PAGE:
The same way high school kids may find their “people” through a mutual appreciation of Nine Inch Nails or Green Day or whatever moves them, Seth Avett (of the Avett Brothers) and singer/songwriter Jessica Lea Mayfield are friends who bond through music.
“Jessica and I realized we’d both had an independent discovery experience with Elliott Smith,” Avett says. “We both really loved the last record of material he was working on, From a Basement on a Hill.”
Smith was a troubled singer/songwriter whose gentle, poetic music gained popularity in the mid-’90s when five of his songs were used for the Good Will Hunting soundtrack. Smith suffered from depression, and drug and alcohol addiction, and notoriety was no friend to his struggles. He died in 2003, at age 34, from stab wounds that authorities believed (but never proved) were self-inflicted.
Smith’s lovely music endures, however, and with luck new listeners will discover him through Avett and Mayfield’s tribute album, Seth Avett & Jessica Lea Mayfield Sing Elliott Smith. This collection, culled from throughout Smith’s catalog, features tender, faithful interpretations, with both artists singing and Avett playing most of the instruments.
“I recorded the first part in my own studio with my computer—by myself as engineer, producer and musician,” Avett says. “Then we did some at Jessica’s house with her husband doing the engineering. In the final stages, we took everything to a proper recording studio. But I felt it was paramount to keep the most intimate sound going.”
Avett’s personal studio includes a Pro Tools rig and some multipurpose microphones. “I have used, pretty consistently, a pair of [Shure] SM7Bs for vocals, but just before we started working on this I bought a Neumann U 47,” Avett says. “I have a little army of [Shure] 57s on the drum kit.”
Avett and Mayfield traded voice memos and held collaborative sessions when their touring schedules permitted, until they felt they’d taken the tracks as far as they could get them. Then they brought their collection of songs, in various stages of completion, to engineer Danny Kadar at Echo Mountain Studios in Asheville, N.C.
“I think Seth brought it to me because he wanted it to have a unified feel,” Kadar says. “The kernel of most of the songs was there, but we started a few from scratch. Most of what came in was vocals and guitars, but some songs had more. The first day or two we did a lot of putting in the rhythm section—drums and electric bass—all of which Seth played. Later, we did some upright bass on the record with Paul Defiglia, who is the bass tech with Avett Brothers.”
Defiglia also arranged delicate string parts for some tracks, played by Avett’s bandmates Joe Kwon (cello) and Tania Elizabeth (violin/viola).
Kadar often records analog in Echo Mountain, to one of the studio’s mint Studer A800 machines, but this album was captured to a Pro Tools/Aurora Lynx setup, as the sessions had already begun in the digital domain and each one would need different parts added and edited. Kadar set up stations in the studio where musicians could play whatever was needed to flesh out each song.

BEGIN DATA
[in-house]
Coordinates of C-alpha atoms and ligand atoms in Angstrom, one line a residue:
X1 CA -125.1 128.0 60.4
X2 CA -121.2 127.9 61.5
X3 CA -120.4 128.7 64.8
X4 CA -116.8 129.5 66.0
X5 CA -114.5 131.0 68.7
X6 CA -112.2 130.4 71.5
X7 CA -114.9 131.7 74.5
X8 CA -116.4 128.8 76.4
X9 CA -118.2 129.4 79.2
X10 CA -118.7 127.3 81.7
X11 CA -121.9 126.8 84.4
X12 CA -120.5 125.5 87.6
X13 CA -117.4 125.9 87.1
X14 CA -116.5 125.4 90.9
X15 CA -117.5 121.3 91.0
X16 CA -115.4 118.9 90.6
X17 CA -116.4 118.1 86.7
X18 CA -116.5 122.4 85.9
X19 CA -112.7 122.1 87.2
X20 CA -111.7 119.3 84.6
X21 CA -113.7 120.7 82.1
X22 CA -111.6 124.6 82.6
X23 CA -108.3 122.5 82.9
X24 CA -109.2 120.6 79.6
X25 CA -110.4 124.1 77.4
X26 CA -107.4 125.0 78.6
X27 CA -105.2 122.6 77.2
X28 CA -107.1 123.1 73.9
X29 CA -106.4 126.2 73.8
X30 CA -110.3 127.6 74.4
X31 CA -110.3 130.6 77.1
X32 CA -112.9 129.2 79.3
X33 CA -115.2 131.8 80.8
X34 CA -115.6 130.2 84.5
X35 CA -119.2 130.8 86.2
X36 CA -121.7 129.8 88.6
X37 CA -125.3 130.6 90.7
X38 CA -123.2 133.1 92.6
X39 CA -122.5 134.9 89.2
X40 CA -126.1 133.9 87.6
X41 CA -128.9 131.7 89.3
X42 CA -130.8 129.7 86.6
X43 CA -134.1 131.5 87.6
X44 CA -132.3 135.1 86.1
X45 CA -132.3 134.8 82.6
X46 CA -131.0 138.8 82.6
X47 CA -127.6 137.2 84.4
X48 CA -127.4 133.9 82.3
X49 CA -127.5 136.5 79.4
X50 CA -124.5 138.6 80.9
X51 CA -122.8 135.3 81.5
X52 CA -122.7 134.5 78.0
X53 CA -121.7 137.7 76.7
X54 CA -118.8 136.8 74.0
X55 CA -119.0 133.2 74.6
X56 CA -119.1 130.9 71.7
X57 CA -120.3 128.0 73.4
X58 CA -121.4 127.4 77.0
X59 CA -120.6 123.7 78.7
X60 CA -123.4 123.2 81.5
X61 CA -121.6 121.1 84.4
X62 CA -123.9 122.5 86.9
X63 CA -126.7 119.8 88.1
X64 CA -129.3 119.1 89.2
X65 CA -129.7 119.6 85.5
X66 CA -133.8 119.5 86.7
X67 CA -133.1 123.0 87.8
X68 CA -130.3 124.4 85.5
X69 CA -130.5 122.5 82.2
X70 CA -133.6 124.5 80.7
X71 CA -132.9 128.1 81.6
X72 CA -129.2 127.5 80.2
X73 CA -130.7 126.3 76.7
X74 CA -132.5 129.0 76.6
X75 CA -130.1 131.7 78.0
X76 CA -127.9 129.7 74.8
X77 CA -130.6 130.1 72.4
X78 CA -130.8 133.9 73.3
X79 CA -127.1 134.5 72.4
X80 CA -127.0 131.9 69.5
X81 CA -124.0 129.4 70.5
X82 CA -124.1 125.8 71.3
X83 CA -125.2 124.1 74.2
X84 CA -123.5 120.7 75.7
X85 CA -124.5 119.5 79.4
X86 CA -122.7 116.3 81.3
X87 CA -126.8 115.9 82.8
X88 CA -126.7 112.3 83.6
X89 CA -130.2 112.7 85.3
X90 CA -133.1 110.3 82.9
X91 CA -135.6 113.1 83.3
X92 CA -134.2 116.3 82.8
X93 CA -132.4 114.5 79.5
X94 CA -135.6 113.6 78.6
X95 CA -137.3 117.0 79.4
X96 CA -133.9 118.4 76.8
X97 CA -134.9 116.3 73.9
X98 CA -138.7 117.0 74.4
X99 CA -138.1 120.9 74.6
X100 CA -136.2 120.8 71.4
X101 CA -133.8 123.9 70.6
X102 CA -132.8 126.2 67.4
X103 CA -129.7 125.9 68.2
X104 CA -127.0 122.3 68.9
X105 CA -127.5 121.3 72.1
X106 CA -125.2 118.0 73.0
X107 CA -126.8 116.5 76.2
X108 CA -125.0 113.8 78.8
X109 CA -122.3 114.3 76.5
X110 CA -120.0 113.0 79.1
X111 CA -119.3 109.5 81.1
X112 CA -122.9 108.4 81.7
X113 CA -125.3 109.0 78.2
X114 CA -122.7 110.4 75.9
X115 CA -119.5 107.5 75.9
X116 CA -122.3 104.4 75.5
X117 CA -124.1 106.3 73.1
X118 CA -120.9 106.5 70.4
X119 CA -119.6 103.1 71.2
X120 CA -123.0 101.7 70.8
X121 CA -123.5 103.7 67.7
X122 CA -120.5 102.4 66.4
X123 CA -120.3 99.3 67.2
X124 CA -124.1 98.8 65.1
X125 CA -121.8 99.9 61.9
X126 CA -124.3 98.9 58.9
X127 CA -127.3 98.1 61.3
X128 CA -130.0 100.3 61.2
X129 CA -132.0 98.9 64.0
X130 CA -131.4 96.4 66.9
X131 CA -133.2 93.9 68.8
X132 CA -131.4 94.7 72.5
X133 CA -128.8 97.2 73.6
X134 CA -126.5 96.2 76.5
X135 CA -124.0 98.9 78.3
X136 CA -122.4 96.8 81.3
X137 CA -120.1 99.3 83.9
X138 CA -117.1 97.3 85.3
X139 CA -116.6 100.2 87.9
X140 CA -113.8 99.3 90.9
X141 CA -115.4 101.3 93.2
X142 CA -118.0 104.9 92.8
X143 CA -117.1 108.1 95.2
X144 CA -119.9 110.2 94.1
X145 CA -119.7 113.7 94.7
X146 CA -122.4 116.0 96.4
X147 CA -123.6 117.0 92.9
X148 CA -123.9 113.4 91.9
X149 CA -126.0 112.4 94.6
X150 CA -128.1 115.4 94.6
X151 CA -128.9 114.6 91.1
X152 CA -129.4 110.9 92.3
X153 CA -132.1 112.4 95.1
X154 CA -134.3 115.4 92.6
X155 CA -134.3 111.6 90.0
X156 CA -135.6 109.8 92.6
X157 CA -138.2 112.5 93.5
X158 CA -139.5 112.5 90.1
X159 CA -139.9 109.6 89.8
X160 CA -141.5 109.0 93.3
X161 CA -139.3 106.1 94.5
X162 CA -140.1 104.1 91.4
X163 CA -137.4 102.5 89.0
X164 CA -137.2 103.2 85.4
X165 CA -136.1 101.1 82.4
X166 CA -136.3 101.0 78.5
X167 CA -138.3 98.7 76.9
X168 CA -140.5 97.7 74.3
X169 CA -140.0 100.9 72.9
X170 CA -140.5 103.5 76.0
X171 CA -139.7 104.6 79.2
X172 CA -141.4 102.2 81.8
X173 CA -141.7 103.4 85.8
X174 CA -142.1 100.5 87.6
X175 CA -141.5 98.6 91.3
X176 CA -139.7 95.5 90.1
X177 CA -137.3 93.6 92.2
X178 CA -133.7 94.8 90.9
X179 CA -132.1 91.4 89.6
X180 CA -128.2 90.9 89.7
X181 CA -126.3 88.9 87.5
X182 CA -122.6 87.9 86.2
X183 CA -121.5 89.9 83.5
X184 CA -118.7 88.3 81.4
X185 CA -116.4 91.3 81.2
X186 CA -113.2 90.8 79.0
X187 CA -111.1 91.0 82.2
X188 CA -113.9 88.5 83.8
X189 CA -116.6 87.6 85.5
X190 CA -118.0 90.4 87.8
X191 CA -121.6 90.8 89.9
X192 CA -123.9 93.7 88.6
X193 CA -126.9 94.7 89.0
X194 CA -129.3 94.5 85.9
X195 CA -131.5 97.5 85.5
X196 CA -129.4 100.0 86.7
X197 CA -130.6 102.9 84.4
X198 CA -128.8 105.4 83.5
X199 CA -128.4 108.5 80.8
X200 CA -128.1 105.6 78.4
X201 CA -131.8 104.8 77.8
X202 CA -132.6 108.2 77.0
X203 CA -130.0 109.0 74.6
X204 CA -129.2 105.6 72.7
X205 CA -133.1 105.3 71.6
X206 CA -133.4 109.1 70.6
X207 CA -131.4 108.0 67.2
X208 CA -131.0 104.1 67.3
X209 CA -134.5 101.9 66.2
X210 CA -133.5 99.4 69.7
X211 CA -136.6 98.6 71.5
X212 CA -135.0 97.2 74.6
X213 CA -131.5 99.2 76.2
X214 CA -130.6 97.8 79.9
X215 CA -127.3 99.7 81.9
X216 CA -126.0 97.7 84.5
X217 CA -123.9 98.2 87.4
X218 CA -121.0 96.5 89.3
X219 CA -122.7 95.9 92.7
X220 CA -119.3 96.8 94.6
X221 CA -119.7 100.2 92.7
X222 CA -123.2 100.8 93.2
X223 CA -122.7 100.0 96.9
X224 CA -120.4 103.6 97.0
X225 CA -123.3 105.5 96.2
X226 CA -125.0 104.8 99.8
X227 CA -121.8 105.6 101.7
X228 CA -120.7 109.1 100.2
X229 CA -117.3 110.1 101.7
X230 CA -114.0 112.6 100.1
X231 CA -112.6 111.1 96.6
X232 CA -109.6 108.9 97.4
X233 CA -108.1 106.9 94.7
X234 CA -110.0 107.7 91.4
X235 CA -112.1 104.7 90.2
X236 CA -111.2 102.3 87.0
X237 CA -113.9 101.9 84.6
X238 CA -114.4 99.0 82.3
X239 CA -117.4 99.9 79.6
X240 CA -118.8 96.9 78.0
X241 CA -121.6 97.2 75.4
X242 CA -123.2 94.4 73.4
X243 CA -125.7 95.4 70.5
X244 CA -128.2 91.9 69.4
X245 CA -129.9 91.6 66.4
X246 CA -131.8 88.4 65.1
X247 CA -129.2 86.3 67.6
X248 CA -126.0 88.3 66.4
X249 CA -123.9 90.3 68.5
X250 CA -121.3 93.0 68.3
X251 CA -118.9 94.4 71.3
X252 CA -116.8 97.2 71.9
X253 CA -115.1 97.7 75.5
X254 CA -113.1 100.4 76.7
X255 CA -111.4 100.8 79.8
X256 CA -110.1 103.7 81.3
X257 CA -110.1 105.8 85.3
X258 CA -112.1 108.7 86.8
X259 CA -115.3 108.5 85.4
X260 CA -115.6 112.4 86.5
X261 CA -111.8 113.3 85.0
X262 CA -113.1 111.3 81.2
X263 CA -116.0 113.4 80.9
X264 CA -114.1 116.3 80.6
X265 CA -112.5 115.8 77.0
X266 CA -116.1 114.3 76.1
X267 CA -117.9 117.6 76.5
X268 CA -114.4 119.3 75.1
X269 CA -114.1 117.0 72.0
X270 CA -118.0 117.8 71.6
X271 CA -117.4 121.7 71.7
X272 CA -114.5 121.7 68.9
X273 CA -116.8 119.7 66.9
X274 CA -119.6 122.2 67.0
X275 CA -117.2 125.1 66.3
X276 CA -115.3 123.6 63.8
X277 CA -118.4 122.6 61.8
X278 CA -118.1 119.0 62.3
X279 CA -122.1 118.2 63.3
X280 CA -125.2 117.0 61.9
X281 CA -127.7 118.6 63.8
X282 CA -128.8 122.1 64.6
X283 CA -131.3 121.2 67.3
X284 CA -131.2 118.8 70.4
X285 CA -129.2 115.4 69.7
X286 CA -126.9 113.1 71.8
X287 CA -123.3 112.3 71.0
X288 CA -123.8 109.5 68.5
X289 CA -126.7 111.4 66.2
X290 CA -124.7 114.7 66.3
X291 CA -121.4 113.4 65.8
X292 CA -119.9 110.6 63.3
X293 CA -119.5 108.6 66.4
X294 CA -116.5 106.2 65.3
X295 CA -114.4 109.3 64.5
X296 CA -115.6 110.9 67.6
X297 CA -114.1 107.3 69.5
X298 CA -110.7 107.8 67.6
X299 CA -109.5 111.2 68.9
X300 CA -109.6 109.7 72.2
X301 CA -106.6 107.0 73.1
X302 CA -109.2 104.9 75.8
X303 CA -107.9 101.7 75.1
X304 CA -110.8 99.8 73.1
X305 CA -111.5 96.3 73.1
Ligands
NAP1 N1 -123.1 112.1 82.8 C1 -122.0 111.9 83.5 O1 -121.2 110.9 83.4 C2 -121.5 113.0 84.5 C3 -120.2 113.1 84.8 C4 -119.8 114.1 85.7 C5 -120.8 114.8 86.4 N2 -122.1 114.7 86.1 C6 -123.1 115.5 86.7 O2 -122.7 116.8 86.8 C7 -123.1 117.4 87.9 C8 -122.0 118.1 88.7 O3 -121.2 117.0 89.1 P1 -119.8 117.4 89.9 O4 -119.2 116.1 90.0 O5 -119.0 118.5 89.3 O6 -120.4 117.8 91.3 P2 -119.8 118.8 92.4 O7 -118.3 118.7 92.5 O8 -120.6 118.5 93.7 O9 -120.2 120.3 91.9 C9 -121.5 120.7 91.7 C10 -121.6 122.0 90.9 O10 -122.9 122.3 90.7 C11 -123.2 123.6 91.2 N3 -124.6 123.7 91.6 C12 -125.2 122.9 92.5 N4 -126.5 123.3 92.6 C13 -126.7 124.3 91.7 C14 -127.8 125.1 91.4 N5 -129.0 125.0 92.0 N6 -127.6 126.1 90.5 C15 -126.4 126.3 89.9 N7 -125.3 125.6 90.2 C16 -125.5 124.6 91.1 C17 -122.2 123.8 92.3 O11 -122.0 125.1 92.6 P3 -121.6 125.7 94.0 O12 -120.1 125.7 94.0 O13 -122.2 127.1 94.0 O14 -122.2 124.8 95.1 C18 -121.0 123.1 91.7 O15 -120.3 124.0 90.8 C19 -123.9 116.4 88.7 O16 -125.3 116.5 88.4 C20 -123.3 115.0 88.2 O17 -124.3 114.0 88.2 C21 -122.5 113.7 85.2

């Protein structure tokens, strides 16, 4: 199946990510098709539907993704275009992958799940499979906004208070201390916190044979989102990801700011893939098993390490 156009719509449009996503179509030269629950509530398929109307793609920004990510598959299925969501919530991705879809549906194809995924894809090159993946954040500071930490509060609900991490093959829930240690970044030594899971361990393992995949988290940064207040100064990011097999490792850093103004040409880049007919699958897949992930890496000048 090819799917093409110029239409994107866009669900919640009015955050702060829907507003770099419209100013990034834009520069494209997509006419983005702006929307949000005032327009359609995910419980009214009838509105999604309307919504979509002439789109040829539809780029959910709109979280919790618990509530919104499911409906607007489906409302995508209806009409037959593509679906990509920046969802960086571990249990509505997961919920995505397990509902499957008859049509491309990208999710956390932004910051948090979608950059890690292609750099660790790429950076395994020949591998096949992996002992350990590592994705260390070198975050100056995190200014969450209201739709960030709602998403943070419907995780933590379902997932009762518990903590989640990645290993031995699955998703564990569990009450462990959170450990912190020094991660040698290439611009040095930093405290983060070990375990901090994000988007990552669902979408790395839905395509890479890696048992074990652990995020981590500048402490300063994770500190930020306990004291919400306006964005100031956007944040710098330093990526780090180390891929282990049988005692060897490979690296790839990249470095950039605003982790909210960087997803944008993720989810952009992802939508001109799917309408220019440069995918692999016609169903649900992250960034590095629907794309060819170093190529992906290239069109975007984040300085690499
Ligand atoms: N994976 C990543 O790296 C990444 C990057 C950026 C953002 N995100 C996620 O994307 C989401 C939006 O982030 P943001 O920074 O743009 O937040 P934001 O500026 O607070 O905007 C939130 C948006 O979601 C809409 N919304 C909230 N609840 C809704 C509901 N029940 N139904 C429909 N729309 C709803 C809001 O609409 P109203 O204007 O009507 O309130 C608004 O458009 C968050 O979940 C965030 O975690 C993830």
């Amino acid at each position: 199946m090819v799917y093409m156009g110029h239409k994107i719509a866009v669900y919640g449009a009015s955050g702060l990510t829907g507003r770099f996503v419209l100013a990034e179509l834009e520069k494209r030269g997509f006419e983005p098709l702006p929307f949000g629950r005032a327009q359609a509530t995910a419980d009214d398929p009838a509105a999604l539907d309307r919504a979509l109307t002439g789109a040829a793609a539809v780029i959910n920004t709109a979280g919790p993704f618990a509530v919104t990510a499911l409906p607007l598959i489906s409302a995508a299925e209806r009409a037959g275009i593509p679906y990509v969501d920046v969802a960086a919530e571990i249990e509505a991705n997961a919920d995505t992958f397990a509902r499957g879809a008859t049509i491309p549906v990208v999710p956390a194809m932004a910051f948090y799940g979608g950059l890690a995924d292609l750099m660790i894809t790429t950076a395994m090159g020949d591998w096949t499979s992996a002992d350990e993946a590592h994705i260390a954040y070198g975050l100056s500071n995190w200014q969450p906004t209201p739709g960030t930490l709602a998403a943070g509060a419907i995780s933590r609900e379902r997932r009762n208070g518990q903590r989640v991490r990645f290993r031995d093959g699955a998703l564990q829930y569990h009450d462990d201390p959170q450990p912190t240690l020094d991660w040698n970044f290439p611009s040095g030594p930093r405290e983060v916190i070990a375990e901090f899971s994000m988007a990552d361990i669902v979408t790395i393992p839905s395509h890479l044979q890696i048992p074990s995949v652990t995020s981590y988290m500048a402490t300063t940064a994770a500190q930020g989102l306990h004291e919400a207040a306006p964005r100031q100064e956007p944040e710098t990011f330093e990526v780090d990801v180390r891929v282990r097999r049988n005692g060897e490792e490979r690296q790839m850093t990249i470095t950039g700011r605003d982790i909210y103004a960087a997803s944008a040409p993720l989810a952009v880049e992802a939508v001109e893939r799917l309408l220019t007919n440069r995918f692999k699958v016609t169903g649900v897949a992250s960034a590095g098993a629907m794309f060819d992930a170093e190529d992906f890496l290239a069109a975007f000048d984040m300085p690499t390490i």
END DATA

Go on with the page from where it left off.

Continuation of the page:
For vocals, Kadar put up two vintage AKG C12s—one for each singer. “Sometimes I would use that C12 in addition to an omni Josephson microphone for acoustic guitar,” Kadar says. “A lot of times when you have a big condenser in cardioid, it gives you too much low end. I knew I would have plenty of low end if the C12 was up, so the omni gives a natural feel to the instrument.”
Echo Mountain’s Yamaha grand was miked with a pair of Neumann KM 54s, and Kadar says drum miking was “minimal”: a Neumann FET 47 on kick, Shure SM57 on snare top, and a pair of AKG 414 overheads. Kadar’s room mics were Neumann U 87s.
“The studio has a ton of great mic pre’s—API 512s, Brent Averill stuff, and a couple of Tridents, which I used to record acoustic guitars,” Kadar says. “Then to unify the scattered recordings becomes pretty easy if you have a wonderful, big old Neve 8068, like Echo Mountain does. I knew I was going to be mixing on the Neve, so I didn’t put a lot of instrument mics or vocals through that [during recording]. But in the mix, add in some of the badass EQ on that Neve, and things starts evening out. The other thing that really unifies the tracks is the reverbs that I use. There’s a great EMT 140 plate that I used the heck out of.
“I also make chambers—actually in the bathroom,” Kadar continues. “You hear that especially on the vocals—a short, bright reverb. It’s so natural that it gets out of the way and sounds like you’re in an intimate space. The studio is in an old church, and it has a nice big reverb, but not if you’re Jessica Lea Mayfield; if you want any kind of ambience on Jessica, it has to be added, because she sings really quietly.”
Resulting from the artists’ and engineer’s thoughtful approach is a beautiful album that honors Smith’s quietly powerful legacy. “One of the elements of Elliott Smith’s music that so many people respond to, is you feel like you’re sitting down with him in a very intimate conversation,” Avett says. “It’s very personal.”